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Past Courses

POLH3087, The US Political System and Politics, 4 ECTS​

Time: Mondays 10:15-11:45, from September 4 to October 23, 2017.

​Place: Publicum Building, Seminar Room 269

Teacher: Dr. Anna Kronlund, anna.kronlund@utu.fi

The lecture course gives an introduction to the U.S. political system, taking into a consideration the separation of powers, checks and balances and political institutions. In addition to the introductory lecture, the focus of the lectures is on the characteristics of the U.S. political system examined through different topics and thematic.  The course gives a student a view on the U.S. political system and contemporary issues in the political discussions in the United States.

Examination: 10-12 page essay based on the lectures and given reading materials.


POLH3006, The Eagle Meets the Dragon: Shifts and Tensions in U.S.–East Asia Relations, 2 ECTS 

Time: Friday, September 8, 2017, 13:15–16:45

Place: Publicum 2, Assistentinkatu 7

U.S. and East Asia are “Pacific neighbors” with convoluted histories and a complex web of mutual political, economic, cultural, military, and security relations. These neighbors have formed alliances, made friends and enemies, fought wars, and contributed tremendously to each other’s development. For the past decades, East Asia has been firmly under U.S. hegemony, but predictions abound that the post-WWII and Cold War world-order is gradually giving way to a new one. Today, the relations between the countries are strained and in a flux. How, then, to make sense of the current power shifts and entanglements in the region? How the peoples and politicians of the countries involved view the situation and mutual relations? And where are U.S.–East Asia relations heading to? These are the questions addressed in the seminar.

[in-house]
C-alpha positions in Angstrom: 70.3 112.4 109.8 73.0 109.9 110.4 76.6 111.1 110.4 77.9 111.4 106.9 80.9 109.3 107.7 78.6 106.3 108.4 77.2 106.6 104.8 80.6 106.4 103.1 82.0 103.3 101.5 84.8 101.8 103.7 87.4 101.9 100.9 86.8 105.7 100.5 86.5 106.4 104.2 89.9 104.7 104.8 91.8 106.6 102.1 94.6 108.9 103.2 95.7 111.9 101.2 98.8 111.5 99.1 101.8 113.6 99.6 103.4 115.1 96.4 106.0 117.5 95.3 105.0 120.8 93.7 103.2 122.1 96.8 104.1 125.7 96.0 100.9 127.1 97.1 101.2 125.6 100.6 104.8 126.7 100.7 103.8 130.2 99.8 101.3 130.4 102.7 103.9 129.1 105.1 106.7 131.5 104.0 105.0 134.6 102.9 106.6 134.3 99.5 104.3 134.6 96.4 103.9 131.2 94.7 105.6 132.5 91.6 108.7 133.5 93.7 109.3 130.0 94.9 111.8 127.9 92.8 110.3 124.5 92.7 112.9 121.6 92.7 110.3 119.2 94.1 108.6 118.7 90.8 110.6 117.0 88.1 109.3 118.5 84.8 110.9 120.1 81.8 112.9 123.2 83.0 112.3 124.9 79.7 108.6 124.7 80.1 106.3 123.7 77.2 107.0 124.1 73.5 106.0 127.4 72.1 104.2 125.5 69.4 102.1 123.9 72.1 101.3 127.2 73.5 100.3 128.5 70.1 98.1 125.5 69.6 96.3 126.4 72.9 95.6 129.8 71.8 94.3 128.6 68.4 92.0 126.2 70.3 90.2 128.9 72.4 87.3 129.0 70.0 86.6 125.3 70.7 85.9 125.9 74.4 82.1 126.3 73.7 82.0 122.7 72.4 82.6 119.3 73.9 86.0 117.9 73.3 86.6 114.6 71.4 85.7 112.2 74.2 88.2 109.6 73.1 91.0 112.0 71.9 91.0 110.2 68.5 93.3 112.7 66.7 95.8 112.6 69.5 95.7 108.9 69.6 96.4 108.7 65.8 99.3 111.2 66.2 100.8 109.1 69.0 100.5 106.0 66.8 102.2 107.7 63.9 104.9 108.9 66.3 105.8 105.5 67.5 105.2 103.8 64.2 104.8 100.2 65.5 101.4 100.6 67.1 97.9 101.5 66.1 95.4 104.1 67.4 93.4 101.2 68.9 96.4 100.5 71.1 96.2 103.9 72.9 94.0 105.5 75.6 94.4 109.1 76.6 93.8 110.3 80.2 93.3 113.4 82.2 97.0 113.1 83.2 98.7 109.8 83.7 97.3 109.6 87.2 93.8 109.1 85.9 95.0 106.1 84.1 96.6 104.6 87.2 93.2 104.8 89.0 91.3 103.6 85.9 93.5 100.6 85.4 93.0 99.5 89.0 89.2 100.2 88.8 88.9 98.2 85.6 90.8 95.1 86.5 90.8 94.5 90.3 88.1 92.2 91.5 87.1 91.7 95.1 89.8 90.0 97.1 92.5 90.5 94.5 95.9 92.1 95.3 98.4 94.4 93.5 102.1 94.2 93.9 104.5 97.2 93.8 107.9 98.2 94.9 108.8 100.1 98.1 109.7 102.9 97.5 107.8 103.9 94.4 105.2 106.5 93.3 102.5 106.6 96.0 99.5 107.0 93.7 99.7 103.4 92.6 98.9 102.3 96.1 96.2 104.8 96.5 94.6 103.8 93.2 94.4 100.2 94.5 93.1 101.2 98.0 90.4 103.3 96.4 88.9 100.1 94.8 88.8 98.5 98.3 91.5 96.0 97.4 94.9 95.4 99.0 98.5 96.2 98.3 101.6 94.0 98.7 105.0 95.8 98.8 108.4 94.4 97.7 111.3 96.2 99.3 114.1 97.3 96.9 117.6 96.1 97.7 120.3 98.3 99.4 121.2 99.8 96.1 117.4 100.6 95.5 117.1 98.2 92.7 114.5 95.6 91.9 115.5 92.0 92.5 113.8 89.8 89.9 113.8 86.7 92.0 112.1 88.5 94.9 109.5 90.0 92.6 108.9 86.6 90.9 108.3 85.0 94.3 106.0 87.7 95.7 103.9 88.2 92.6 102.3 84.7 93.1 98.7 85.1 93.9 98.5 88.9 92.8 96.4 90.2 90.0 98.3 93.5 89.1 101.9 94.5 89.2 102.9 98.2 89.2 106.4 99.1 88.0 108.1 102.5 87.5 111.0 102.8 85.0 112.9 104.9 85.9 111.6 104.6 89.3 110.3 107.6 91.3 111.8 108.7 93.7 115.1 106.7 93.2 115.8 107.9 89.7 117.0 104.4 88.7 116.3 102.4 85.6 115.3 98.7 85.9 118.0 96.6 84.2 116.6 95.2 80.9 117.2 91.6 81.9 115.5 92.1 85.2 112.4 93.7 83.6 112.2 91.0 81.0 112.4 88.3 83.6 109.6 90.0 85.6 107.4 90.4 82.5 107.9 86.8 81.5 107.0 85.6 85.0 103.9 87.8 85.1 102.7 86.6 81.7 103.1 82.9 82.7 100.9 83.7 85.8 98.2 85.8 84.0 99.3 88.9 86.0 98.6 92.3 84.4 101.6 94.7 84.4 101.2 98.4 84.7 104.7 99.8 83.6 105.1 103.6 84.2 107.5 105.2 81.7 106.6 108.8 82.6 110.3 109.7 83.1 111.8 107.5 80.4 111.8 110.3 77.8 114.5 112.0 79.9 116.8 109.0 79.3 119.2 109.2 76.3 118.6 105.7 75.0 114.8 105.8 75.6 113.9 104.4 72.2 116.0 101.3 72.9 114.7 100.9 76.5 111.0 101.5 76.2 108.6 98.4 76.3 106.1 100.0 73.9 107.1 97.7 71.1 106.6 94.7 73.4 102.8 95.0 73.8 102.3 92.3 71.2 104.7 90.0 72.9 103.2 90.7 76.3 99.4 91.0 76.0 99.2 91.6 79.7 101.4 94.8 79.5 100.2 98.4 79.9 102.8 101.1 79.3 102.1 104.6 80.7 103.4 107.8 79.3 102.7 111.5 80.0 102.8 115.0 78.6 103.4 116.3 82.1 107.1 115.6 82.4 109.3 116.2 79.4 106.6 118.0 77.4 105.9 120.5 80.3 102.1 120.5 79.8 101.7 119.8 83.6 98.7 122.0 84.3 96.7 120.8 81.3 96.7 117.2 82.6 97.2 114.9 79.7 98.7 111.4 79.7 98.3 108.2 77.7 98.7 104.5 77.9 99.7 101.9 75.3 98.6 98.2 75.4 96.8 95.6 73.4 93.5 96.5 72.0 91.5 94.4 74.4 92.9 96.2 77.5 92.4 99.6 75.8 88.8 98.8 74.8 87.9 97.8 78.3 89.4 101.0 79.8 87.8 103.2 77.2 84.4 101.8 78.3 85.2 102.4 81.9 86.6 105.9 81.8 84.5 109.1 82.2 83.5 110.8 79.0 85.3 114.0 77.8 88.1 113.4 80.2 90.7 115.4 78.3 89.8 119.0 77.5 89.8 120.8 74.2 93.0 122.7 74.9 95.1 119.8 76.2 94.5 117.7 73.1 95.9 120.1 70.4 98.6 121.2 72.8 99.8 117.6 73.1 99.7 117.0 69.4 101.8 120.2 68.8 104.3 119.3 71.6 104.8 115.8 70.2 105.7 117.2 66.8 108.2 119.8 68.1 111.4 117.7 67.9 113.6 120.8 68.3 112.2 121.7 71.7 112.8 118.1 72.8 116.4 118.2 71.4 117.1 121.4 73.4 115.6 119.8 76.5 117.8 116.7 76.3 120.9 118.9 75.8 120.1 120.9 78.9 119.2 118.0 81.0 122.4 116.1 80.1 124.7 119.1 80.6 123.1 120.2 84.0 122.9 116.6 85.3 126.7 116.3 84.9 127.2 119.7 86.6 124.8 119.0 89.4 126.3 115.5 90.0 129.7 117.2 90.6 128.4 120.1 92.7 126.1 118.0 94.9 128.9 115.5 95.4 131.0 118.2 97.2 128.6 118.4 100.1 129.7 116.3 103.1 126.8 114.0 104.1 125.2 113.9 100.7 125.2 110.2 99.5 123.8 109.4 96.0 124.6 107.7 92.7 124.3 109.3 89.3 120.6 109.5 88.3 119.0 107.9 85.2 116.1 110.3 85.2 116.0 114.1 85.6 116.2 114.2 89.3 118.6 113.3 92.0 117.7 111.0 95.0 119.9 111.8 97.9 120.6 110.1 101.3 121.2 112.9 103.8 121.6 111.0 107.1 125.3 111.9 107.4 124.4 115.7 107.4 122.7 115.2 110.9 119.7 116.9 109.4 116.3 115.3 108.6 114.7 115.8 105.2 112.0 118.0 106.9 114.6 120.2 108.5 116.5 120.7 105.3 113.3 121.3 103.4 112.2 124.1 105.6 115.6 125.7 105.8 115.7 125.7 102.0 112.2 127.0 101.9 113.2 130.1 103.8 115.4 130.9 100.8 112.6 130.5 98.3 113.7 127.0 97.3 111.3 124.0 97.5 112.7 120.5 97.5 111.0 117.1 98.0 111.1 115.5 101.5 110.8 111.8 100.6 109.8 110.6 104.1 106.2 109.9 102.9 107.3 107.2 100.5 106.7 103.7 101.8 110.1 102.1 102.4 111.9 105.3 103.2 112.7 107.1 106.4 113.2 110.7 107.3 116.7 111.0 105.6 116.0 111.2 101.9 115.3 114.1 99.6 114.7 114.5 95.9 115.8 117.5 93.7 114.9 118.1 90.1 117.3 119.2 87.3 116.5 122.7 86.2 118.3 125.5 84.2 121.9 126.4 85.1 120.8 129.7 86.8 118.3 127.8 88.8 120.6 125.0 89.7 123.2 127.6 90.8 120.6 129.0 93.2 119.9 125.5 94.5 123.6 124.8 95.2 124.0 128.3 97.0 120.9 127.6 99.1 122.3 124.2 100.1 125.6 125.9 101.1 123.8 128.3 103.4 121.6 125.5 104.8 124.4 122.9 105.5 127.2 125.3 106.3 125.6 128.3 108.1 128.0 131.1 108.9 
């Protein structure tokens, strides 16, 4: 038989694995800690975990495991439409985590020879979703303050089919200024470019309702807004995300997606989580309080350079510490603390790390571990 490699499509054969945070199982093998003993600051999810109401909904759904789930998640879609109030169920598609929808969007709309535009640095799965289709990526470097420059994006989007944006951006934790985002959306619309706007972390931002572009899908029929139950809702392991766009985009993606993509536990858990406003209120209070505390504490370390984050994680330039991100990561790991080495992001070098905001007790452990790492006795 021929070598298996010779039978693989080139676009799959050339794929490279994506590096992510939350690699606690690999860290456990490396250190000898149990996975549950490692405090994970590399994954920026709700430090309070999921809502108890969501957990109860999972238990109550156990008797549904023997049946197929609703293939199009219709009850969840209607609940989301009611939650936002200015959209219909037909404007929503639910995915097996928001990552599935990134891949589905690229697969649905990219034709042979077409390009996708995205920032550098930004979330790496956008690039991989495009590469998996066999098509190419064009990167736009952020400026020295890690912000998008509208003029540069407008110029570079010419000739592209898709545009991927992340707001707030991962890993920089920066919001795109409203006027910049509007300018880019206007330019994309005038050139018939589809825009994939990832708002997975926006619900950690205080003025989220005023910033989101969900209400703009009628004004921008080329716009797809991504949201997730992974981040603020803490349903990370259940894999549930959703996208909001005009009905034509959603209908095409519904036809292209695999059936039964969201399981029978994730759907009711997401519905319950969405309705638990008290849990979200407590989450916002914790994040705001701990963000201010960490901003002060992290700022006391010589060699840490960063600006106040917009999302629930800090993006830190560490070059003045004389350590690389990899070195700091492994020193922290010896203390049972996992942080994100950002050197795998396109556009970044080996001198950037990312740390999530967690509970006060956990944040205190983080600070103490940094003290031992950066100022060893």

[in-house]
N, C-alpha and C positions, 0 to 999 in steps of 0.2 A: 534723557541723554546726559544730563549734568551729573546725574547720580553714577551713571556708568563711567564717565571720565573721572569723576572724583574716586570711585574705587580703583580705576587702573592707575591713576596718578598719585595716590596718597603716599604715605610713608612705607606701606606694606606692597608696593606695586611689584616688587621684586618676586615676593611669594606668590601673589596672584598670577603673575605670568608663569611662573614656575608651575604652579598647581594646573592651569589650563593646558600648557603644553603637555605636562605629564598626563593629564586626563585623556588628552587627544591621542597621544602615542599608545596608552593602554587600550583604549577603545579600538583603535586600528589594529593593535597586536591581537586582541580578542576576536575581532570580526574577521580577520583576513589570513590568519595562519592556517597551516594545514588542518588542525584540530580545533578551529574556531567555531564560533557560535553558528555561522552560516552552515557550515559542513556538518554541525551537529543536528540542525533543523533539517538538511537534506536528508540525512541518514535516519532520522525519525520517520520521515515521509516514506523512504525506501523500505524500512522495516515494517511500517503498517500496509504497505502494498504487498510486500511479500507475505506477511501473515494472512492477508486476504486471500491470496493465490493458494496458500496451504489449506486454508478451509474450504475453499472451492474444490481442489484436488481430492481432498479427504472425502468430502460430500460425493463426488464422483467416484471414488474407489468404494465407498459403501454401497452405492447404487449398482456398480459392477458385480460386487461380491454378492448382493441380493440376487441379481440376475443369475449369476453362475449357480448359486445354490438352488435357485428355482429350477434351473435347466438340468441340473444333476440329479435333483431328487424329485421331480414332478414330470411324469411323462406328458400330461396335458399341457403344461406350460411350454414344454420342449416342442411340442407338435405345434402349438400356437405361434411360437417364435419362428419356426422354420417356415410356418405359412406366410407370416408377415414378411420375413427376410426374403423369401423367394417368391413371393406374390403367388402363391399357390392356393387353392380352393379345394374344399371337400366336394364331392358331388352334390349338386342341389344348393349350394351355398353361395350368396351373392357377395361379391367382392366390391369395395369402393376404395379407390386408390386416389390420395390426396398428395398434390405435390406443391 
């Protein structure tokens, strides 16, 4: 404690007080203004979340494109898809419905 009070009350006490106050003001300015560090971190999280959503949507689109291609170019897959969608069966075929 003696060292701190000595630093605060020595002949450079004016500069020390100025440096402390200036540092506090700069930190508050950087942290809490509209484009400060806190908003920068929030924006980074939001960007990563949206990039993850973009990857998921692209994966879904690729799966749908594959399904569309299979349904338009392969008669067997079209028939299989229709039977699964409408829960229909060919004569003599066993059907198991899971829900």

Students can earn 2 ECTS credits by attending the seminar and writing a 6–8-page report.

Registration for the course via NettiOpsu is open from August 1, 2017 to September 6, 2017.

SEMINAR REPORT INSTRUCTIONS FOR STUDENTS:

Students will write a 6-8 page report.

The report must critically analyze the major issues and questions raised by the seminar. Students will reflect on the ways in which presentations furthered understandings of U.S.–East Asia relations, and their significance. The report should NOT be a mechanical summary of the presentations. Instead, students should carefully consider their paper’s organization and structure, utilizing the larger unifying themes and questions arising from the seminar. The report should include an introduction and conclusion. The assignment is expected to be formally written and carefully proofread. No additional sources are required, though students may include relevant materials, if they wish. If additional material is used, all the sources should be referenced in footnotes or in-text citations and also listed at the end of the report.